Much talk has surfaced lately about the whether it makes sense to have a total market strategy. Some contend that the intent of a “total market” strategy—to recognize all potential consumers’ needs, culture and behavioral characteristics within a company’s marketing strategy—is too often misunderstood or not understood at all. This assertion has resulted in approaches that homogenize how organizations communicate with consumers, and it underemphasizes and even ignores cultural nuances that work to powerfully connect consumers and brands.
This is occurring, in part, as a result of agency work consolidation. Marketers are naively taking work from specialty agencies with the required market expertise, and under the guise of a “total market” strategy, are re-assigning the work to general market agencies who are as naïve and even indifferent to the country’s diverse cultural differences as their clients.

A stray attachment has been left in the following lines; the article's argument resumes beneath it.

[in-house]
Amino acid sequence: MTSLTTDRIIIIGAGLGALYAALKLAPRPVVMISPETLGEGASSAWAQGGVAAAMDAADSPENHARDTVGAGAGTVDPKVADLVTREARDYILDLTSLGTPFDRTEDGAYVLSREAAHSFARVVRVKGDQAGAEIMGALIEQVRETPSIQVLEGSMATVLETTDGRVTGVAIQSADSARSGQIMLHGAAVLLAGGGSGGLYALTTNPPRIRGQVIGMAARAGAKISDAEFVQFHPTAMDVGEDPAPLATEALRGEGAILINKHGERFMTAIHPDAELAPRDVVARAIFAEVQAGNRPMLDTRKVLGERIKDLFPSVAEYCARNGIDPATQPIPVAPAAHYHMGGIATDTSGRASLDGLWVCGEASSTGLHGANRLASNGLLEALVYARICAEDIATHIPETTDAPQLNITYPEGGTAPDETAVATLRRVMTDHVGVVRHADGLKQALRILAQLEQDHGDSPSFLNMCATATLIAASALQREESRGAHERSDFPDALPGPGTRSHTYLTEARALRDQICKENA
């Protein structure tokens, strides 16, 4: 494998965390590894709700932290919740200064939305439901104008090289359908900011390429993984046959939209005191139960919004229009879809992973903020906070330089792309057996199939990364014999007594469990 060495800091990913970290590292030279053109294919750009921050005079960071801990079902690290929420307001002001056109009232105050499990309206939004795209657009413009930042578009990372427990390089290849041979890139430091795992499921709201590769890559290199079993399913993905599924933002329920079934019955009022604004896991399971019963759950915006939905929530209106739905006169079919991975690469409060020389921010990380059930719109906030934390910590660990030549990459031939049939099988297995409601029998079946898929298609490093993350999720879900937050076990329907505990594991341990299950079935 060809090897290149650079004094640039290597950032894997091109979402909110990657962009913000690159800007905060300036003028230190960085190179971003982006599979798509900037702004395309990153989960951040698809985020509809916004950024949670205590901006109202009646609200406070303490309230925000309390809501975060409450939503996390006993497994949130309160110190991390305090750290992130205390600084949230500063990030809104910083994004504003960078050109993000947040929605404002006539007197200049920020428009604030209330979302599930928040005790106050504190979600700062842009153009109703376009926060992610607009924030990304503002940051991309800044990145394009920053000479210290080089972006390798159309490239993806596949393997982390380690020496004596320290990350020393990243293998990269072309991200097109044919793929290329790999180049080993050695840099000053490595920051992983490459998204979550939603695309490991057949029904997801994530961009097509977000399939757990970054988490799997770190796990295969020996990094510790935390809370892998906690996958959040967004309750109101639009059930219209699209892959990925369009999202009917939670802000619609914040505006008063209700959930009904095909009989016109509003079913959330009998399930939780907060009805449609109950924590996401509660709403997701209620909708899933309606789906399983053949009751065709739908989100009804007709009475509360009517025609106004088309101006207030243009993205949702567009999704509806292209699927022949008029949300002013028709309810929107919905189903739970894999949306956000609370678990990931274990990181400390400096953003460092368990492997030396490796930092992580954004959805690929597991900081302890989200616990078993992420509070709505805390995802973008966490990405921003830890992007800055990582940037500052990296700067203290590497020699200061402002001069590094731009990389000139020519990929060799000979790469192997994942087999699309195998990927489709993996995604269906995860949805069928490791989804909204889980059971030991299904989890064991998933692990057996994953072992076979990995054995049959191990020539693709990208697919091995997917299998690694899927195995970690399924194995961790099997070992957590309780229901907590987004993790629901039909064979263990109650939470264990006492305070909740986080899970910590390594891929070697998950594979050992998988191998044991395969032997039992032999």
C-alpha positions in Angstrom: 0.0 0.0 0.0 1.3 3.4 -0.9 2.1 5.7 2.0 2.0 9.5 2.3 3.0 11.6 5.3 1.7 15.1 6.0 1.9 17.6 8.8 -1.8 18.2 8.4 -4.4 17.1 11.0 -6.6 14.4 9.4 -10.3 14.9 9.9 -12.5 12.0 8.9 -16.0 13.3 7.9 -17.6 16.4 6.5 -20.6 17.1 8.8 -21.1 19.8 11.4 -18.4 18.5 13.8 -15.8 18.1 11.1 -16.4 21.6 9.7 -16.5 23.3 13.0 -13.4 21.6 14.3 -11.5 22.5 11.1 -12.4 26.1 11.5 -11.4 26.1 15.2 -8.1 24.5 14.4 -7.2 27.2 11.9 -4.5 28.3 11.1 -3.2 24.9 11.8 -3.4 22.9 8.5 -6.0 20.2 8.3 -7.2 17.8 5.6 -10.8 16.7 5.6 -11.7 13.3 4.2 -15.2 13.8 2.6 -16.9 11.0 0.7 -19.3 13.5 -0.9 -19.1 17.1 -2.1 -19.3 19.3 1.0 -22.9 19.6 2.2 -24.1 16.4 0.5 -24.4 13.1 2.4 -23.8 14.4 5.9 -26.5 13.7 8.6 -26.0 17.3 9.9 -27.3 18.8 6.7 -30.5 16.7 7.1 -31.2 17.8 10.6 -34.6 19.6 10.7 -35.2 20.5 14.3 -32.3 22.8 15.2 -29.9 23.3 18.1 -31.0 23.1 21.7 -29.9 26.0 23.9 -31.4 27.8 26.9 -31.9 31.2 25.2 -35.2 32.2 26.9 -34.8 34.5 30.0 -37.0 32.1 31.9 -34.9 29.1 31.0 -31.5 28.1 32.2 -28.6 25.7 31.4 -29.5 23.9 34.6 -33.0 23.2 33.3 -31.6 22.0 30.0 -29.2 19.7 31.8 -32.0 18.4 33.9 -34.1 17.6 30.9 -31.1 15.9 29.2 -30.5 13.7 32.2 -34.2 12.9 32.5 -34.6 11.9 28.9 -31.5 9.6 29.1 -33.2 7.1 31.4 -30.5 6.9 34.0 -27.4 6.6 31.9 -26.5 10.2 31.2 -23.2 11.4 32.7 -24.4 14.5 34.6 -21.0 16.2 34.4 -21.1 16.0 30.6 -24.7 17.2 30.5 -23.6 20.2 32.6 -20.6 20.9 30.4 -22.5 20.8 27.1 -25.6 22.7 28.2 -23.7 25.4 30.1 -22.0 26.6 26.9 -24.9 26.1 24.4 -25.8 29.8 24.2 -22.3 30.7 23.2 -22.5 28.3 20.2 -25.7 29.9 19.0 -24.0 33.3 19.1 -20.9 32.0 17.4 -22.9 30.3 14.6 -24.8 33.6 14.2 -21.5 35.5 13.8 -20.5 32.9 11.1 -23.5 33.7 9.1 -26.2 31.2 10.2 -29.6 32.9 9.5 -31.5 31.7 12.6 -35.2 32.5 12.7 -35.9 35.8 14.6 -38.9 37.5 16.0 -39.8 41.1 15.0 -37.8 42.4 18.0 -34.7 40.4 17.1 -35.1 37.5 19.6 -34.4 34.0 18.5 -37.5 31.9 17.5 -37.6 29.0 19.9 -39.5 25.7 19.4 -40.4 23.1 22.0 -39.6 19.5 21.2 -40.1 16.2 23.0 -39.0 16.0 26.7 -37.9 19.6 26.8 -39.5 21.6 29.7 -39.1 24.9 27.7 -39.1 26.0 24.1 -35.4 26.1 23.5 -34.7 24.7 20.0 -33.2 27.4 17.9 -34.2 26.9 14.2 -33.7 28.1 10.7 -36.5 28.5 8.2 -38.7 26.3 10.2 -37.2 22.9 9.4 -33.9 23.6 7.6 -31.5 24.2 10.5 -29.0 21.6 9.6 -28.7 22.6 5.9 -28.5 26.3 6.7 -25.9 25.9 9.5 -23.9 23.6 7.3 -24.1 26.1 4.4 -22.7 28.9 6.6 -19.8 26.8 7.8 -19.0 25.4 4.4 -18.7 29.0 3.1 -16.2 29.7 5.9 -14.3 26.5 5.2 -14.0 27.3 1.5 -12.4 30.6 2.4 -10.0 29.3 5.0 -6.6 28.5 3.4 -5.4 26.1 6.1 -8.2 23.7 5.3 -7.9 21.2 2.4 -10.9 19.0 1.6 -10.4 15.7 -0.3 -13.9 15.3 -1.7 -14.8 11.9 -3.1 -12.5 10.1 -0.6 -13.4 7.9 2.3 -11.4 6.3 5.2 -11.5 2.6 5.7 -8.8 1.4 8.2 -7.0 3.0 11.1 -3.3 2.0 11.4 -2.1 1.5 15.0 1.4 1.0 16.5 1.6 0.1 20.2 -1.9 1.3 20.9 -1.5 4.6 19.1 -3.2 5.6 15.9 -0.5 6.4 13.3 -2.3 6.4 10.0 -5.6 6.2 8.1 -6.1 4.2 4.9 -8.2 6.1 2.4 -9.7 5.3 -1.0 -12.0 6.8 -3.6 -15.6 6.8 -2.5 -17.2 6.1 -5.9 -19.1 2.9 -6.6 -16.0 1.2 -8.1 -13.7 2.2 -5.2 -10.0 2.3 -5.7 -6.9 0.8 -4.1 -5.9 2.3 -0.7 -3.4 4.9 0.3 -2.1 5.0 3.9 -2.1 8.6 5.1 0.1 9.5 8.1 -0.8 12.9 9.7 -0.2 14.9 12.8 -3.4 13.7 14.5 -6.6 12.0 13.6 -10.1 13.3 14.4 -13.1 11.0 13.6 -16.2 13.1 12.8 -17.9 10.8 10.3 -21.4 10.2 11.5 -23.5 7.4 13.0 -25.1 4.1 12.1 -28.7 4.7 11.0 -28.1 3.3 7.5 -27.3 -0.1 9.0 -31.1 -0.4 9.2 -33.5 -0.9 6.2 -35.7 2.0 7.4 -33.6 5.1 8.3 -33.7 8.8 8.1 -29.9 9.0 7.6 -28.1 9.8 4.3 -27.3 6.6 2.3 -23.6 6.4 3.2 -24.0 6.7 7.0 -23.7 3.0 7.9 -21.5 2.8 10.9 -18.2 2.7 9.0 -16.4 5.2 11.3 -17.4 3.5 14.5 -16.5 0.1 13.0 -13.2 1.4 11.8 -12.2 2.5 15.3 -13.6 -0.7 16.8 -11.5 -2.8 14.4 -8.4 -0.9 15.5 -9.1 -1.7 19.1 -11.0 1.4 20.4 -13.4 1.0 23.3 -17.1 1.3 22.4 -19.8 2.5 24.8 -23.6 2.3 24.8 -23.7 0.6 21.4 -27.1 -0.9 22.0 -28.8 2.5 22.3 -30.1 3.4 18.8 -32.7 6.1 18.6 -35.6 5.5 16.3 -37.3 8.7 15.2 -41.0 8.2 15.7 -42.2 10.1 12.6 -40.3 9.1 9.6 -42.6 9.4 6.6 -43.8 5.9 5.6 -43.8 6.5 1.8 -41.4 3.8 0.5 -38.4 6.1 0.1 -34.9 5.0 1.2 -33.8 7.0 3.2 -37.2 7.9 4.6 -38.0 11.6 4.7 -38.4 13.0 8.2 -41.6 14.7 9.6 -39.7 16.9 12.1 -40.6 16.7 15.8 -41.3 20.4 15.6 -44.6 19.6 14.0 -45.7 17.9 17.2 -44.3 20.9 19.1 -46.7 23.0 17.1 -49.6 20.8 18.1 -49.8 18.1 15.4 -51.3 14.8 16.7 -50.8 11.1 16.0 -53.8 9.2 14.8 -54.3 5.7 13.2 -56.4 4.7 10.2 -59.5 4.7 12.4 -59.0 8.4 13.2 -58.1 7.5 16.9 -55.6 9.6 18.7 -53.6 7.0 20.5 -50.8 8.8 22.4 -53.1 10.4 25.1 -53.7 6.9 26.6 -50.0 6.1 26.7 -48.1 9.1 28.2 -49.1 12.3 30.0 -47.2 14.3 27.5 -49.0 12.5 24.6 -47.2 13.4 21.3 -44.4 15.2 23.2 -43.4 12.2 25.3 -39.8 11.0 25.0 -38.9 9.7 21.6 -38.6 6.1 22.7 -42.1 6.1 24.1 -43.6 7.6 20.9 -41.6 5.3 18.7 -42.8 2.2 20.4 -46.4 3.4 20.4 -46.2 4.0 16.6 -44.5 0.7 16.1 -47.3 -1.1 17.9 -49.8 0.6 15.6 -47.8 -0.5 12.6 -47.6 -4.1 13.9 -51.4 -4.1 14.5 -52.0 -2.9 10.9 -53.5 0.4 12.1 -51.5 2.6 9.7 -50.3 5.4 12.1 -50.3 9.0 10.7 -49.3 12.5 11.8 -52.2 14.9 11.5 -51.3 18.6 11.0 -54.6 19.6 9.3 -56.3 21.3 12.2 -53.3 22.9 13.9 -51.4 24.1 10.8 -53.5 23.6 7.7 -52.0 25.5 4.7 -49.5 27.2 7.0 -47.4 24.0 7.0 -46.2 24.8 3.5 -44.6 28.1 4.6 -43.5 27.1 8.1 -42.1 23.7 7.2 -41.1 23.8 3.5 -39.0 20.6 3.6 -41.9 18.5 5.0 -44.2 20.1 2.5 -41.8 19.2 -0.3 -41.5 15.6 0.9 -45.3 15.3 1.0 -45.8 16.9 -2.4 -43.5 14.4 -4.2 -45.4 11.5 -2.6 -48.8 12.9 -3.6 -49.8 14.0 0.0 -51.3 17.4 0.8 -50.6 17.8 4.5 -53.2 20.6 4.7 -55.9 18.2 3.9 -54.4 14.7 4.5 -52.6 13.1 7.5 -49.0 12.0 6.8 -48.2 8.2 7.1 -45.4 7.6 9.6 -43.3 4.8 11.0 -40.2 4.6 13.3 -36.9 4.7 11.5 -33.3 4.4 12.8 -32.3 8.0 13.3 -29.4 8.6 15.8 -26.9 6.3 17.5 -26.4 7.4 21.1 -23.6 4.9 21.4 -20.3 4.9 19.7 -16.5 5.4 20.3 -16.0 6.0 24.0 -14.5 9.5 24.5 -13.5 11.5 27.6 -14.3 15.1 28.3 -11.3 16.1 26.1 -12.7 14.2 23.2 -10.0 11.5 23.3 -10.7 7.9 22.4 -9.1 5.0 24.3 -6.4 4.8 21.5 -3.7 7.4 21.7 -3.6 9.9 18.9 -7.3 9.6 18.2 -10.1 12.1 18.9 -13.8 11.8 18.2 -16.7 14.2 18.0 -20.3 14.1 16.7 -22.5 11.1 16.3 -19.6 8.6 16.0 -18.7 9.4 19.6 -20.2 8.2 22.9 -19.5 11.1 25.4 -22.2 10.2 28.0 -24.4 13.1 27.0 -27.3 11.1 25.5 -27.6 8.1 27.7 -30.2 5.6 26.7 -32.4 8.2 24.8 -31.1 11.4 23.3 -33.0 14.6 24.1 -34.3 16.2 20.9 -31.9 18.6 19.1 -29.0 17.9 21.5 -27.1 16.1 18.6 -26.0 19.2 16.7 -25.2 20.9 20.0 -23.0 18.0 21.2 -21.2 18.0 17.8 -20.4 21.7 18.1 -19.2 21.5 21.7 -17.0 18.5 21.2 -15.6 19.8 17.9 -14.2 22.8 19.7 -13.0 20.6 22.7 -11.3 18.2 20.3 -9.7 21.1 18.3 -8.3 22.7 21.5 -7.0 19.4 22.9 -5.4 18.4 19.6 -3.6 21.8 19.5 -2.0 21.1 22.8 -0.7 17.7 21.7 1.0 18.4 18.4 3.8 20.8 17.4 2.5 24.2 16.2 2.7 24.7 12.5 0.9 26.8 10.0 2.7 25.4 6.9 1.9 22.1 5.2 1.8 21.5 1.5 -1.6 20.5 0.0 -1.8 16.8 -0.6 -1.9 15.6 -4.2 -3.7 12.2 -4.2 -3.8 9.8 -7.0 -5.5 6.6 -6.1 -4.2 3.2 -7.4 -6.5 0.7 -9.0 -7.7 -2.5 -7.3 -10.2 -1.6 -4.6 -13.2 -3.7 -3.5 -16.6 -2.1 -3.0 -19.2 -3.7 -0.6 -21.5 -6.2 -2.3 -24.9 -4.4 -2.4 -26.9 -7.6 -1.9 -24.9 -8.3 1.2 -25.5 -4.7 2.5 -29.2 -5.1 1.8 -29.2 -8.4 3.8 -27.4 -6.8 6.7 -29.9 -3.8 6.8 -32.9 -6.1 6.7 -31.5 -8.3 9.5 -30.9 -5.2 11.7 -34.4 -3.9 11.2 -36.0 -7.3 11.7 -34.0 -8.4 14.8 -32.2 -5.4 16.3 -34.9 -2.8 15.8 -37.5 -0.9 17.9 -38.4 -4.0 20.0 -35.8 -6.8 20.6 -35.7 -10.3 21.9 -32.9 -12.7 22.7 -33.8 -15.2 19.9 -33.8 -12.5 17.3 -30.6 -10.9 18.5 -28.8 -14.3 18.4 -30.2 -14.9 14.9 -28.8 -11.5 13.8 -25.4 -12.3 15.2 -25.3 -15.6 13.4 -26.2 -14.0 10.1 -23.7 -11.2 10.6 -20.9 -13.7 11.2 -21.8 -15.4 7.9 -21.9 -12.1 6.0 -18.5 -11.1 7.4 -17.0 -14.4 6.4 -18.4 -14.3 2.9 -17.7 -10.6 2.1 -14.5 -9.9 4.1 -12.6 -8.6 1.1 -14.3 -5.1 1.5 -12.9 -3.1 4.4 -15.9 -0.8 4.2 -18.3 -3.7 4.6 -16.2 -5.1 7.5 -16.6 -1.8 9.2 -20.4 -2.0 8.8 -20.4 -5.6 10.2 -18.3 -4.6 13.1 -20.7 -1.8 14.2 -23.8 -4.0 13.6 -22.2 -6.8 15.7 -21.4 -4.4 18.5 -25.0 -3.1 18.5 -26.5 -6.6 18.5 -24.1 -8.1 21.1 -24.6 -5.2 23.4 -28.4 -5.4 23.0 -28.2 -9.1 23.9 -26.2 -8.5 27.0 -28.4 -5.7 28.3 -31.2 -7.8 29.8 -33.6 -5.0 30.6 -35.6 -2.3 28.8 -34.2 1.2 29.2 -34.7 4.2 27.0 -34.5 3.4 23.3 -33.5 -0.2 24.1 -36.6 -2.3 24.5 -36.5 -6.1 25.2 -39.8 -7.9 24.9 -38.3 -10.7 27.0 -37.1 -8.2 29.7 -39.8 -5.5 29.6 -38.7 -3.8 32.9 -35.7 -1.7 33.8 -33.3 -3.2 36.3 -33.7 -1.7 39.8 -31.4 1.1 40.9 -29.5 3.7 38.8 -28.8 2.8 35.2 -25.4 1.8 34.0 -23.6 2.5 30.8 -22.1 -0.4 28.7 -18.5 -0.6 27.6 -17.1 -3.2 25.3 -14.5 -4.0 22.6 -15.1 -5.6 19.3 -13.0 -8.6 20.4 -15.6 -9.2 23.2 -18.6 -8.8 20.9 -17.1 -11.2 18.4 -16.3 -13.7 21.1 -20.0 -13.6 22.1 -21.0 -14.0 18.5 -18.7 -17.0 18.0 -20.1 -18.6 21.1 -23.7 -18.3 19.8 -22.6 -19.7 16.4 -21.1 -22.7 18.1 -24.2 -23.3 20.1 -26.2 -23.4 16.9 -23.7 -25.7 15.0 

I contend that the problem is based on two dynamics: 1) Said marketers lack understanding of consumer differences. Intuitively, I find this problem very hard to believe, as knowing one’s consumer and leveraging the right tools and resources to do so is at the heart of being an effective marketer. 2) Said marketers are looking for ways to make their jobs easier by streamlining processes, vendors and budgets. But one has to ask, at what cost?
To learn the rest of this story*, read the latest issue of BIG Times Magazine at www.biginsusa.com. *Authored by By Terry J. Soto, Author and President & CEO, About Marketing Solutions, Inc.